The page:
Visiting U.S. first lady Michelle Obama and Akie Abe, wife of Prime Minister Shinzo Abe, pledged Thursday to strengthen bilateral cooperation in helping girls around the world receive an education, especially in developing countries.
Obama arrived in Tokyo on Wednesday to push U.S. efforts to give more adolescent girls worldwide access to school and finish their education through an initiative called Let Girls Learn, which was announced earlier this month by Obama and her husband, President Barack Obama.
Speaking in front of an audience of 200, including many Japanese female students, at the Foreign Ministry’s Iikura Guest House, Obama stressed the importance of education and said academic opportunities made her what she is today.
“Like so many other women, I was able to achieve both personal and professional goals because of my education,” she said. “My education was truly the starting point for every opportunity I’ve had in my life.”
However, there are around 62 million girls worldwide who are not in school, she said, describing the situation as “truly a crisis.”
“That is such a profound waste of human potential. And such a profound loss for our world,” Obama said.
Girls who attend school have healthier families and earn higher salaries, she added, and sending more girls to school can boost a nation’s economy.
“We know that educating girls is the best investment we can make, not just in their future but in the future of their families, their communities and their countries,” Obama said.
Abe told the audience there are still many children striving to receive rights such as education, which are taken for granted in developed countries.
“There is a sad reality that children, in particular girls, quit attending school and are forced to give up hope for their future,” she said. “As a mature country, what responsibility do we have? We can’t be indifferent.”
Abe outlined Japan’s efforts to advance education in developing countries through an assistance model called School for All, which aims to improve the learning environment comprehensibly by working with various parties, including schools, local communities and education administrations.
Japan and the U.S. have agreed to partner in the field of girls education, “elevating the issue . . . on their shared development agenda,” according to a statement released Thursday by the two governments.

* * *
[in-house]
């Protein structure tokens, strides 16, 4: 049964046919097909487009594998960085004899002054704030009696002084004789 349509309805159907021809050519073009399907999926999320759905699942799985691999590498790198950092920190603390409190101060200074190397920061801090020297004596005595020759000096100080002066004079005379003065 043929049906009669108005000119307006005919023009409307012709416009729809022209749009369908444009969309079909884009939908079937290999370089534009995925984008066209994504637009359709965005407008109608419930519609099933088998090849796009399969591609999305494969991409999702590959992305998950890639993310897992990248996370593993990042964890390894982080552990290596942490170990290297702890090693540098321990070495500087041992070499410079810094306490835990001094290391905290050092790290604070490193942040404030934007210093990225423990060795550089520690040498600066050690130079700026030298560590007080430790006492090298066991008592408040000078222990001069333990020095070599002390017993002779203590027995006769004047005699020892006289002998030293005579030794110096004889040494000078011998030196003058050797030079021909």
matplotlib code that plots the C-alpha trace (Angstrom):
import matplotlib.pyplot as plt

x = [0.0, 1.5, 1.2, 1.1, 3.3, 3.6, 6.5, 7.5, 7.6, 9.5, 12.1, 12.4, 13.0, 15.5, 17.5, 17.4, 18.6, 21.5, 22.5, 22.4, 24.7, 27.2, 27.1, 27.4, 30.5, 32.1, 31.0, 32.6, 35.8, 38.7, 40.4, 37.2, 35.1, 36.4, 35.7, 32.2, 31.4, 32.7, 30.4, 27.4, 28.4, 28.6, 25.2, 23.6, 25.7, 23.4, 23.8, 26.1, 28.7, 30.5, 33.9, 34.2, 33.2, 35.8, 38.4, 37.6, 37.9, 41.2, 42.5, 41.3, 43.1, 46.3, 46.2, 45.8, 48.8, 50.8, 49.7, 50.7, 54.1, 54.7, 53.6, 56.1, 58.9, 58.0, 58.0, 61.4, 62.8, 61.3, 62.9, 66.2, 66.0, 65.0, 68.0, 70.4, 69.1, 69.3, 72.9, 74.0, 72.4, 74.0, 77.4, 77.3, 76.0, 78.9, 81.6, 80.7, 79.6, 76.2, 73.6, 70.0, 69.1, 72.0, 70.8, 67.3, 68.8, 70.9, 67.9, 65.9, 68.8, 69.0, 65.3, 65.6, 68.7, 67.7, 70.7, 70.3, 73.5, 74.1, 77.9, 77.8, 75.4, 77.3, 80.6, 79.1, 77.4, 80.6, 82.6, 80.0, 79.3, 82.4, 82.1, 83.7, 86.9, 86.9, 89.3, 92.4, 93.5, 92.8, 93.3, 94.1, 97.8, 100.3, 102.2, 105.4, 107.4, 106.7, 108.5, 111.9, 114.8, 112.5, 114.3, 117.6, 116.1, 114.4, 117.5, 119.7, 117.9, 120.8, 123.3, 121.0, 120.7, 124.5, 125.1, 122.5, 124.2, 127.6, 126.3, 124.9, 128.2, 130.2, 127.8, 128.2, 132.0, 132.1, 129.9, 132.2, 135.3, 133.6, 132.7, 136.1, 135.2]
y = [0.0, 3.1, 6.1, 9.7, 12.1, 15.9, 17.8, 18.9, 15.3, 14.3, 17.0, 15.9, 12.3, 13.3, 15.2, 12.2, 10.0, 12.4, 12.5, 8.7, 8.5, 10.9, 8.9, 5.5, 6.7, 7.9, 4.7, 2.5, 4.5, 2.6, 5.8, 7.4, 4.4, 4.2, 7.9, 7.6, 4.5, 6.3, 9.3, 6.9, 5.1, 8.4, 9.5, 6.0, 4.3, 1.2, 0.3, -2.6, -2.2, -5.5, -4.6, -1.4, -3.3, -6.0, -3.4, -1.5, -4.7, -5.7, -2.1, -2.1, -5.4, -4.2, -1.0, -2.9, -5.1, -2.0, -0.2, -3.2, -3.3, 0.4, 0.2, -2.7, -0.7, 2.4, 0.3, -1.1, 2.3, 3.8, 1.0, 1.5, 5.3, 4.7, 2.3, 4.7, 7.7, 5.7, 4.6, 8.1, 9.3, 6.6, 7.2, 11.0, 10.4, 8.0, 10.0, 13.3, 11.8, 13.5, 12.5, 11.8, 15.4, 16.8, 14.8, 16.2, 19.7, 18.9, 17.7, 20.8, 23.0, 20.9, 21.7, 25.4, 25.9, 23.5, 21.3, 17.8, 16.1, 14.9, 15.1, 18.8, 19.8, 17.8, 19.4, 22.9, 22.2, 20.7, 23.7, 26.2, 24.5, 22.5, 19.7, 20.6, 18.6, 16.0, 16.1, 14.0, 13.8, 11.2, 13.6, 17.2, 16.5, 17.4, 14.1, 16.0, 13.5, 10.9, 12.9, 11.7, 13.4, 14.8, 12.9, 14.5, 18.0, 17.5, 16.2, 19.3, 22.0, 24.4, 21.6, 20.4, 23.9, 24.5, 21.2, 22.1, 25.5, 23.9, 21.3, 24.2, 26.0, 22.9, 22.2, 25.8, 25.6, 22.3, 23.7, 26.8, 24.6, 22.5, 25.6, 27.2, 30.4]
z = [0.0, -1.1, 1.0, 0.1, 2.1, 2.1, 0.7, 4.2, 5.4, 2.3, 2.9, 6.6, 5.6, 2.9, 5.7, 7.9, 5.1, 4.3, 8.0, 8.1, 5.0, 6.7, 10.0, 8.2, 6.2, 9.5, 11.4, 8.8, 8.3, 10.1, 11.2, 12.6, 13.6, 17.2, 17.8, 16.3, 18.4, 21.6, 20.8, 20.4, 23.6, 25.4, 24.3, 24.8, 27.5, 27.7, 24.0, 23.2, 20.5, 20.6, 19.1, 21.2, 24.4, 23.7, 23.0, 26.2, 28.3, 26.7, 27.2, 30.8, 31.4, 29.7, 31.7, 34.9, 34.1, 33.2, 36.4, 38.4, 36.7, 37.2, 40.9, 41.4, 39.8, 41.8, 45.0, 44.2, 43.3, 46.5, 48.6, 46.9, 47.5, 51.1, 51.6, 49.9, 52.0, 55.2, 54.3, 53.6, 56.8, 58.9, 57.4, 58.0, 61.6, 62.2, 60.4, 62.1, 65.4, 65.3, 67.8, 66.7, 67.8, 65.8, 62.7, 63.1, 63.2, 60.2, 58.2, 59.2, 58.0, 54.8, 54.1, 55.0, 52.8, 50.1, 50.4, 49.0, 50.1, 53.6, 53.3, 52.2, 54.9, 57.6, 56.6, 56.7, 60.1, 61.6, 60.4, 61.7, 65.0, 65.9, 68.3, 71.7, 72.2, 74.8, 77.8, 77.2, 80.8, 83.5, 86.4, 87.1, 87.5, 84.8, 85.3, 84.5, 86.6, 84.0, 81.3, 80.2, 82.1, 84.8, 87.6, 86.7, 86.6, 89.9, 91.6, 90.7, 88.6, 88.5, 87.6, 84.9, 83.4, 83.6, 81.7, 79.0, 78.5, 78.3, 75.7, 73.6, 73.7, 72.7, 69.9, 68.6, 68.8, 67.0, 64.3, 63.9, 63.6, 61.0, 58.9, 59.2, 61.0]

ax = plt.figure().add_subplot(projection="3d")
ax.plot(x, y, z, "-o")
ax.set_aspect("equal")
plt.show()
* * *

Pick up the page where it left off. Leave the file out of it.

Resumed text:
Under the partnership, the Japan International Cooperation Agency, better known as JICA, and the U.S. Peace Corps, both sending volunteers abroad, will formalize cooperation and “focus in particular on advancing girls’ education through cooperation on the ground in countries around the world.”
The two countries also pledged to increase efforts to focus on girls’ education in their respective bilateral assistance programs with counterpart governments around the world.
“We will be able to make lots of contributions to the international community if Japan and the United States join together,” Abe said. “I certainly welcome the partnership with the U.S.” in conducting education assistance to the developing countries.
Obama called for further international commitment to advance education for girls.
“With this new partnership between our two nations, we are issuing a call to action to nations around the world,” she said. “In the coming months and years, we will be reaching out to world leaders and asking them to deepen their commitment to girls’ education.”
Thursday’s event was also attended by U.S. Ambassador Caroline Kennedy.
Obama is making her first trip to Japan. She didn’t accompany the president when he visited in April 2014 as a state guest because of their daughters’ school activities.
Obama had an audience with Emperor Akihito and Empress Michiko and met Prime Minister Shinzo Abe on Thursday afternoon. She will visit Kyoto before wrapping up her three-day visit to Japan, and will depart for Cambodia on Friday.
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